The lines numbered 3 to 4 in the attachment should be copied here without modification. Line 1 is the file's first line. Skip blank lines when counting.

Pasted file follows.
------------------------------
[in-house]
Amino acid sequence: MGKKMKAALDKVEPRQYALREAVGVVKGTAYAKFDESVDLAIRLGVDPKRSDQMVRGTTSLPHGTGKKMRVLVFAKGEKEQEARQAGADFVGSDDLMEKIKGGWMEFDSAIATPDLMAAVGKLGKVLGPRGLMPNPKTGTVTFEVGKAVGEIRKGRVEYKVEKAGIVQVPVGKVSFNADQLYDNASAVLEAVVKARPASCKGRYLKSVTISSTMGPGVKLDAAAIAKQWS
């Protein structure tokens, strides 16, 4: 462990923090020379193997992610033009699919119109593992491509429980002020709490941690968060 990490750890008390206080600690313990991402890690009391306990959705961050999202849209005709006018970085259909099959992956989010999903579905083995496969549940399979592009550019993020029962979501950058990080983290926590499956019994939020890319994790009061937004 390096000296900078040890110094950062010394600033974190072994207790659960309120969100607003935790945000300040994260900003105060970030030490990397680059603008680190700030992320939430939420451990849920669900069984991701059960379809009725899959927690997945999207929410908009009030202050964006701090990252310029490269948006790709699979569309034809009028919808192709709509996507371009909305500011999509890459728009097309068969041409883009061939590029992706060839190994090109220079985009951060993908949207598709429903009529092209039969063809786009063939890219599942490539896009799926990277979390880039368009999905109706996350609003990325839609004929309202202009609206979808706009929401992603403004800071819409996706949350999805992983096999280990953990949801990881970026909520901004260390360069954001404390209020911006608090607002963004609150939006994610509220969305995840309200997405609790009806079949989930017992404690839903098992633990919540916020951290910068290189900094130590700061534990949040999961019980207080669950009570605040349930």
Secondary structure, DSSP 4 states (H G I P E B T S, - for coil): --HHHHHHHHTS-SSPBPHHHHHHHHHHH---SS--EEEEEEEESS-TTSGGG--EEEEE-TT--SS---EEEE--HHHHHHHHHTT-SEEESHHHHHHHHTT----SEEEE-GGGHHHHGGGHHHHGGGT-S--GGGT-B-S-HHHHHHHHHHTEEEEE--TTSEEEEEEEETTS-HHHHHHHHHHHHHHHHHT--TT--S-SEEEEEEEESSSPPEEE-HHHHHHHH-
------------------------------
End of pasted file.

């Protein structure tokens, strides 16, 4: 462990923090020379193997992610033009699919119109593992491509429980002020709490941690968060 990490750890008390206080600690313990991402890690009391306990959705961050999202849209005709006018970085259909099959992956989010999903579905083995496969549940399979592009550019993020029962979501950058990080983290926590499956019994939020890319994790009061937004 390096000296900078040890110094950062010394600033974190072994207790659960309120969100607003935790945000300040994260900003105060970030030490990397680059603008680190700030992320939430939420451990849920669900069984991701059960379809009725899959927690997945999207929410908009009030202050964006701090990252310029490269948006790709699979569309034809009028919808192709709509996507371009909305500011999509890459728009097309068969041409883009061939590029992706060839190994090109220079985009951060993908949207598709429903009529092209039969063809786009063939890219599942490539896009799926990277979390880039368009999905109706996350609003990325839609004929309202202009609206979808706009929401992603403004800071819409996706949350999805992983096999280990953990949801990881970026909520901004260390360069954001404390209020911006608090607002963004609150939006994610509220969305995840309200997405609790009806079949989930017992404690839903098992633990919540916020951290910068290189900094130590700061534990949040999961019980207080669950009570605040349930």
Secondary structure, DSSP 4 states (H G I P E B T S, - for coil): --HHHHHHHHTS-SSPBPHHHHHHHHHHH---SS--EEEEEEEESS-TTSGGG--EEEEE-TT--SS---EEEE--HHHHHHHHHTT-SEEESHHHHHHHHTT----SEEEE-GGGHHHHGGGHHHHGGGT-S--GGGT-B-S-HHHHHHHHHHTEEEEE--TTSEEEEEEEETTS-HHHHHHHHHHHHHHHHHT--TT--S-SEEEEEEEESSSPPEEE-HHHHHHHH-